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Federal Way Fire Chief Al Church keeps an eye on state Legislature

They may not be politicians, but that doesn't mean firefighters at South King Fire and Rescue don't have a vested interest in what goes on at the state Legislature.

The department is watching several bills closely this session, and Chief Al Church testified on Monday about one of them. Church regularly reports back to the board of commissioners on the status of these bills. The board and the department selected these bills to watch when the session started.

The bills

• House Bill 1080: This would allow impact fees to be used for all fire protection facilities. This would include fire districts that are part of a city or have had a city annex them and do not currently receive impact fees. This bill was brought back again this year. On Monday morning, Church was chosen to testify on the bill because SKFR is one of the largest fire districts in the state. Church is also the vice president and legislative chair of the Washington Fire Chiefs.

• House Bill 2224 and Sentate Bill 6451: There are currently two bills regarding the installation of residential fire sprinklers. SKFR has promoted fire sprinklers for the past few years, and put together a brief video on the message of sprinkler importance that runs on Federal Way's TV channel 21. The bills would remove barriers that homeowners currently face if they want to install their own fire sprinklers. The bills would create financial incentives for installing residential fire sprinklers and would put money toward educational materials. Those who want to put in a residential fire sprinkler system would not have to pay the fire operations portion of the impact fee. Public water systems would also not be held liable for damages from shutting off water to a residential home with an sprinkler if the shut-off is due to routine maintenance, non-payment or water system emergencies.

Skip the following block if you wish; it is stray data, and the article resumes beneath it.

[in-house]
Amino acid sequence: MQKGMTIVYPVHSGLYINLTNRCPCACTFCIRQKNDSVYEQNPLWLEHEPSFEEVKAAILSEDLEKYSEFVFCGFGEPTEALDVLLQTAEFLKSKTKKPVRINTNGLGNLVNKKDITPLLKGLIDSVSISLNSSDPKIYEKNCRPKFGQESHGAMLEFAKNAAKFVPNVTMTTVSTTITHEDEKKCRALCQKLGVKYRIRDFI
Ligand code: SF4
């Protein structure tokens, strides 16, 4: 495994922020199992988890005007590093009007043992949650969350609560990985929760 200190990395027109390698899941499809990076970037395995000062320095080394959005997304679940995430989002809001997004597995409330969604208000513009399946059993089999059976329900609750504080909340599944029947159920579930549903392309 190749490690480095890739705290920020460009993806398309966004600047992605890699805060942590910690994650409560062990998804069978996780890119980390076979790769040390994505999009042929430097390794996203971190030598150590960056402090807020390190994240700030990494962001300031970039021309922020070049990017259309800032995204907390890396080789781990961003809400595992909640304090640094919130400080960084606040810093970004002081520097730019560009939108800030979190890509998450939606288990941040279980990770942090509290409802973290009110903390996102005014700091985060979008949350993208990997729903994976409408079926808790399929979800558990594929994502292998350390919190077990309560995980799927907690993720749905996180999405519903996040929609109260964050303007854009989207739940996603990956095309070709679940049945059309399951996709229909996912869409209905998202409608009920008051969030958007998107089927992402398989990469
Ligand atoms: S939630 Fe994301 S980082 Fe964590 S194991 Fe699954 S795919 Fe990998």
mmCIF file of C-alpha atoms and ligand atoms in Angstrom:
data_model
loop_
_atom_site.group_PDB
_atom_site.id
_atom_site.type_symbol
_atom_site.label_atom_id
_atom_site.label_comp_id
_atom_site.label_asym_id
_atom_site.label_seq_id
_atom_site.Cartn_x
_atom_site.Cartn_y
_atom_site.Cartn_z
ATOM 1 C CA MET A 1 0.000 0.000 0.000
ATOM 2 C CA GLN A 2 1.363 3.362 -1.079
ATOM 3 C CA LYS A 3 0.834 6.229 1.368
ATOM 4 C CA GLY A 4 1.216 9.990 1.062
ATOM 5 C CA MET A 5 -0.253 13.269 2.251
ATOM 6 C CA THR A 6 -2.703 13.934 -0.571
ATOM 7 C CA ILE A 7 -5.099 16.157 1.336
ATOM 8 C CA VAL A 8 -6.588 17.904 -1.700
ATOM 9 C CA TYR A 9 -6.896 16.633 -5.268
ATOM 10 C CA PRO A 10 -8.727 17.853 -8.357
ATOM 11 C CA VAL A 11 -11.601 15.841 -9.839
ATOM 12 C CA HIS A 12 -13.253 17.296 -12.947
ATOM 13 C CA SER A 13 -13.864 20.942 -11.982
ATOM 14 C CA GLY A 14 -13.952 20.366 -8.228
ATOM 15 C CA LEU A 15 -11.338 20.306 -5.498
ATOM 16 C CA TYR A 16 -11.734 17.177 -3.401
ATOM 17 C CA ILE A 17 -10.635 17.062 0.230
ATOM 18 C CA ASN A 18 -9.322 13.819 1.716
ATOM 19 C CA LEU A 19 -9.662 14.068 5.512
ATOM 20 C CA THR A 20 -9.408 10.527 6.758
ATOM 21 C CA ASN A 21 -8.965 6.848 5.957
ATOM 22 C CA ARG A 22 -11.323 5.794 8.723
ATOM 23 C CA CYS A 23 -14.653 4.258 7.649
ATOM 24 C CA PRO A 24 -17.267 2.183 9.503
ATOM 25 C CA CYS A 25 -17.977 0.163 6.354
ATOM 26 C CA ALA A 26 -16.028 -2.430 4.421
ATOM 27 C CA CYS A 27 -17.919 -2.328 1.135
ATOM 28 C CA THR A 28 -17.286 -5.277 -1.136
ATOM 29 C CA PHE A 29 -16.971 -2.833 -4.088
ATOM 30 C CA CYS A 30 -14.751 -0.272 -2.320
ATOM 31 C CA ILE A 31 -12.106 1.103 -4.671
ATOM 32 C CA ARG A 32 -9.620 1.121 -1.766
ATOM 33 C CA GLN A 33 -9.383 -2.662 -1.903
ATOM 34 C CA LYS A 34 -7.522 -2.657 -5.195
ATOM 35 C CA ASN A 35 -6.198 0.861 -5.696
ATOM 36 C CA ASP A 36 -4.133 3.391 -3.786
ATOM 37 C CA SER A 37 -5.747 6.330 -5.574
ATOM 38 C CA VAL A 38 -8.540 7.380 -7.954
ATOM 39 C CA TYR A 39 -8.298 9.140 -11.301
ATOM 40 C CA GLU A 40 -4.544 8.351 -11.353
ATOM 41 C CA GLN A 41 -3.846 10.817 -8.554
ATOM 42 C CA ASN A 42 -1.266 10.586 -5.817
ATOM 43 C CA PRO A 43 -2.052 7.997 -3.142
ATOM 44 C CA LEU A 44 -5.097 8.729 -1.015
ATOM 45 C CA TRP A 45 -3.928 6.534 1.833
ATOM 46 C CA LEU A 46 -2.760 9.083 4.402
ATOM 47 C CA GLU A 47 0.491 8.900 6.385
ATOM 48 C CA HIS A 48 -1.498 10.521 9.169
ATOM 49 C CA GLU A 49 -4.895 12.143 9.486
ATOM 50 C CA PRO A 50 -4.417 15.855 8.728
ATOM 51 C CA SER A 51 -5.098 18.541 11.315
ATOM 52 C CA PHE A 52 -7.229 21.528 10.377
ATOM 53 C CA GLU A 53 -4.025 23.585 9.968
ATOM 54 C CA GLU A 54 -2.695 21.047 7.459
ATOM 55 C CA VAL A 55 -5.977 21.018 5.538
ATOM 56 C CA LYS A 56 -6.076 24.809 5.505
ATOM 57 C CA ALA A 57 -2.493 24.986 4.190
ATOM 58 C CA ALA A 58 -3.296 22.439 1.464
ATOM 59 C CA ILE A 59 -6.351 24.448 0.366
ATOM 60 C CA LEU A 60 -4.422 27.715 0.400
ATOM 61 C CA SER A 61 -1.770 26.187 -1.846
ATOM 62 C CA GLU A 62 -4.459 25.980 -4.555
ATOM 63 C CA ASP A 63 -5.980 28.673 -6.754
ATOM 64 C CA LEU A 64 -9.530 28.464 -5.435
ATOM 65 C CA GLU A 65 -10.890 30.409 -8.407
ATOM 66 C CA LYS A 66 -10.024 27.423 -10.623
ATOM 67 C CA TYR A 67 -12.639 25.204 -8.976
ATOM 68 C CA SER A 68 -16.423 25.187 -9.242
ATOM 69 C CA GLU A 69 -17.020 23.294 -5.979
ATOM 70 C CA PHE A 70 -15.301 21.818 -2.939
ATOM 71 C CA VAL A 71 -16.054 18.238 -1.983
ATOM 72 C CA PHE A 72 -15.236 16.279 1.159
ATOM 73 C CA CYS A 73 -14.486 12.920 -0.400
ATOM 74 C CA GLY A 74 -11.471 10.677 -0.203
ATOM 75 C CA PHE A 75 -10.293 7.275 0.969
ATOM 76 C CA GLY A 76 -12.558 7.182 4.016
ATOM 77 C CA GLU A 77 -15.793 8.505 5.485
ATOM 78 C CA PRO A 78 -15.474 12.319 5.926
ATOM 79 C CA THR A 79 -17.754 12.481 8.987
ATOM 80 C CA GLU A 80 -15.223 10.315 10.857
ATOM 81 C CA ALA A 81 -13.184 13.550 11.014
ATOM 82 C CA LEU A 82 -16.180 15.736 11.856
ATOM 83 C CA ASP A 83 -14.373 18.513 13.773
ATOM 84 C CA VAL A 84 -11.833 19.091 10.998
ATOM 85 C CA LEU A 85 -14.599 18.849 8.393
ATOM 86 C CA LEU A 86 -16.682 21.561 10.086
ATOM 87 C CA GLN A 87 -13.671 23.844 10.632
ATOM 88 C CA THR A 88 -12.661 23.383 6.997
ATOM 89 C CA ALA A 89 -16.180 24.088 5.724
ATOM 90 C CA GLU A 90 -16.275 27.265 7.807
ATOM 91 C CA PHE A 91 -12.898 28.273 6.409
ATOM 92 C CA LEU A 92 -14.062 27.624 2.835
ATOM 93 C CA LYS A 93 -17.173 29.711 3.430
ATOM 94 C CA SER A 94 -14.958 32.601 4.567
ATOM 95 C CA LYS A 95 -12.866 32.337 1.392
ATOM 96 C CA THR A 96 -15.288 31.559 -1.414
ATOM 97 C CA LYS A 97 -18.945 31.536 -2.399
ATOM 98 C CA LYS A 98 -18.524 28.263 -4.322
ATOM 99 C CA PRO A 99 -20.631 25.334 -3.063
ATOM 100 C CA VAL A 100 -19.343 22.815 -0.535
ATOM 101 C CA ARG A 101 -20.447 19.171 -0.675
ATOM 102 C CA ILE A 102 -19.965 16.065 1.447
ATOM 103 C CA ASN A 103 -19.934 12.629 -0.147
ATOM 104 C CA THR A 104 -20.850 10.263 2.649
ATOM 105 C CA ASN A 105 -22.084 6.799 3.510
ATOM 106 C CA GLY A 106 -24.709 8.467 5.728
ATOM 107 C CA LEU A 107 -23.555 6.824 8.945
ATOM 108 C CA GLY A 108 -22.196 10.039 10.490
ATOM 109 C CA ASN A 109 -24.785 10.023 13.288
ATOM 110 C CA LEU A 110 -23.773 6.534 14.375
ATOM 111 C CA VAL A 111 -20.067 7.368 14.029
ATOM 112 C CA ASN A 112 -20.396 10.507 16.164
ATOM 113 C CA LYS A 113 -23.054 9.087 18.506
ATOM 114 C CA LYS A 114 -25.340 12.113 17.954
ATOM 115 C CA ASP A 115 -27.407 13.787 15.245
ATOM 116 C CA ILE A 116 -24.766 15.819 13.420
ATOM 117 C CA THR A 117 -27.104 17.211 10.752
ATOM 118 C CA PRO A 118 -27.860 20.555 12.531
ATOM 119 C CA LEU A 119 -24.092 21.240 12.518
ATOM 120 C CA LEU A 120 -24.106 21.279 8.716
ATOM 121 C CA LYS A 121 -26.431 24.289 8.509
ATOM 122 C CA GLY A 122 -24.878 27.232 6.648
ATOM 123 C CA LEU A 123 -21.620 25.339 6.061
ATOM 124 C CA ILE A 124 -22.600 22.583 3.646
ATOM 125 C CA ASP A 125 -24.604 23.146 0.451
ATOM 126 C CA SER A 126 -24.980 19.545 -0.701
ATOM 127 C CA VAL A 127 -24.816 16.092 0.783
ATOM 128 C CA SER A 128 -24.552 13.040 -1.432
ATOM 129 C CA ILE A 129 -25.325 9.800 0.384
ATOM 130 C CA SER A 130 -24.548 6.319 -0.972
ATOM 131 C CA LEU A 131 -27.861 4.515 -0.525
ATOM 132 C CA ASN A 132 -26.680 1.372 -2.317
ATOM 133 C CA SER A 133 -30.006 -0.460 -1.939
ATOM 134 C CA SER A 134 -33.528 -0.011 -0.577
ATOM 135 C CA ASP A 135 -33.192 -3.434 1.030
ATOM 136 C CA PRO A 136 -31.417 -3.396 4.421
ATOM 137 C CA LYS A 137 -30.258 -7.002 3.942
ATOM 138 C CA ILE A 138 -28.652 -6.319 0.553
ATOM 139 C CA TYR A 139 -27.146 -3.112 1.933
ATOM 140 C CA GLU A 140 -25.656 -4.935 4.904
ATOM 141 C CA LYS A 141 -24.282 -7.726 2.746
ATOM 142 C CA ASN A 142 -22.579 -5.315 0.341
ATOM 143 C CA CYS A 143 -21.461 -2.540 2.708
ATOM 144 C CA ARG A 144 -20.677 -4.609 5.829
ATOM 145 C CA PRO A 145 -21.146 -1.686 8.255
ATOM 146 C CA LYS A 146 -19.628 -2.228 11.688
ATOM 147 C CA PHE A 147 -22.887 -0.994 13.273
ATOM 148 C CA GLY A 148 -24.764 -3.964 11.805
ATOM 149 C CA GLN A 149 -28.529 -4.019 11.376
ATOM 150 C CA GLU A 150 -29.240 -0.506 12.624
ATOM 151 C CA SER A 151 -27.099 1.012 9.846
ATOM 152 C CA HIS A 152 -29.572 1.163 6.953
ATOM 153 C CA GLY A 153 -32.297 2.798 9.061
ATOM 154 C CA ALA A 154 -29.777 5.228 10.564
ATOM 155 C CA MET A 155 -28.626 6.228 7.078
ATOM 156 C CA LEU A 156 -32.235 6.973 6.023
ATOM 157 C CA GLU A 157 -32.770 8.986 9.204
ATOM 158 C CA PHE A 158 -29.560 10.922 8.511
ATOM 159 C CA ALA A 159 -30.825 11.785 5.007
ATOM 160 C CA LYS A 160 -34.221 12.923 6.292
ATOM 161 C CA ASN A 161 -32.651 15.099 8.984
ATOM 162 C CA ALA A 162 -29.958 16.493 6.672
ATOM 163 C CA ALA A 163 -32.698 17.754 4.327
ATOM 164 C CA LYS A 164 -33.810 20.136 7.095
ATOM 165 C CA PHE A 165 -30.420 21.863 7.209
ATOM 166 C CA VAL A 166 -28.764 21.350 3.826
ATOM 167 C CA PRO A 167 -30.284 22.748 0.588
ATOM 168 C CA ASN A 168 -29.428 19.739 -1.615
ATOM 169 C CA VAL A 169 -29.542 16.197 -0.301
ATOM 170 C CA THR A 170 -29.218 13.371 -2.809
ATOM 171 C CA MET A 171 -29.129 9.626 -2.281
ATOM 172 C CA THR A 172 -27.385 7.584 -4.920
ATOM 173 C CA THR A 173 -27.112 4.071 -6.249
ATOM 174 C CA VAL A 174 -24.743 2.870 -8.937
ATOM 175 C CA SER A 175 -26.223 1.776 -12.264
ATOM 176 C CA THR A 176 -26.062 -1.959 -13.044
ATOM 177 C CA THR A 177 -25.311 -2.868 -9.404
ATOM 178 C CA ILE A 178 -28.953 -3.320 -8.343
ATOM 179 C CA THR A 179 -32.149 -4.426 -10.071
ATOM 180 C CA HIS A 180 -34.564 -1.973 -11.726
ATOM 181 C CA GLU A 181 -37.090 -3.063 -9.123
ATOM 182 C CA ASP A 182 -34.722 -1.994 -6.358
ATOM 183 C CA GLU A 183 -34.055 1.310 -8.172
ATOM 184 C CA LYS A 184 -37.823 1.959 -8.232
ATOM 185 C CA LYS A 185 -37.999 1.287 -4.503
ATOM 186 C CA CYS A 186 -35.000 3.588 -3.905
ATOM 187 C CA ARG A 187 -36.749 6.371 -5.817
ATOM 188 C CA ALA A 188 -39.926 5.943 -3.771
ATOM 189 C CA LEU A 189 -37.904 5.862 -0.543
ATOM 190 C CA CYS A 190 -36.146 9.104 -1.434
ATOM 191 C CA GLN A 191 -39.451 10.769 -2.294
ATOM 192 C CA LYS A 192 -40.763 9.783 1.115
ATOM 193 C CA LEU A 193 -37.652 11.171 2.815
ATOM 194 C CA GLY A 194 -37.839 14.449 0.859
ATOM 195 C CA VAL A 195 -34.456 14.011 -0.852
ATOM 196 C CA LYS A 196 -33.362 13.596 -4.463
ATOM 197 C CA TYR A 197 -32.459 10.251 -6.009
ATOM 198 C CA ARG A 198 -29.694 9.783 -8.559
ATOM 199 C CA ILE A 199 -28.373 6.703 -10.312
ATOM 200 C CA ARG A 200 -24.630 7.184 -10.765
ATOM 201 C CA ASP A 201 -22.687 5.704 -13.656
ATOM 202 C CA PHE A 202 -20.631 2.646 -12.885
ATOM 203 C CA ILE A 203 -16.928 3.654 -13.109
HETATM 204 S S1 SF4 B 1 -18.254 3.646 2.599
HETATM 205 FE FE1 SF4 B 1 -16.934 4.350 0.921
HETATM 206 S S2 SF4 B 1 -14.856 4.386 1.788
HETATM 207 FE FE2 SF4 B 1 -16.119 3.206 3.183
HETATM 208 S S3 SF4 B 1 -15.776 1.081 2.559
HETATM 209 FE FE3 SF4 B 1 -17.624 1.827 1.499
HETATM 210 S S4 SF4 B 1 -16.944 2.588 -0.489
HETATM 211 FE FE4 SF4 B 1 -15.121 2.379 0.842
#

• House Bill 2351: This bill would create an additional source of revenue that would be used to create an enhanced 911 system. It would put a tax on switched access lines, radio access lines and interconnected voice-over Internet protocol service lines.

• House Bill 2396: This bill concerns emergency cardiac and stroke care. It would direct the Department of Health, with help from the Emergency Medical Services and Trauma Steering Committee, to address the needs in cardiovascular care. The bill came about after a 2008 report on emergency cardiac and stroke work. This bill has already undergone one revision and is now in the Senate.

• Senate Bill 6846: This is another bill related to 911 services. This bill would impose a state enhanced 911 excise tax on all interconnected voice-over Internet protocol service lines in the state. It would increase the current state and county enhanced 911 excise tax and would revise the duties of the state enhanced 911 coordination office. It also removes the expiration of the enhanced 911 advisory committee.

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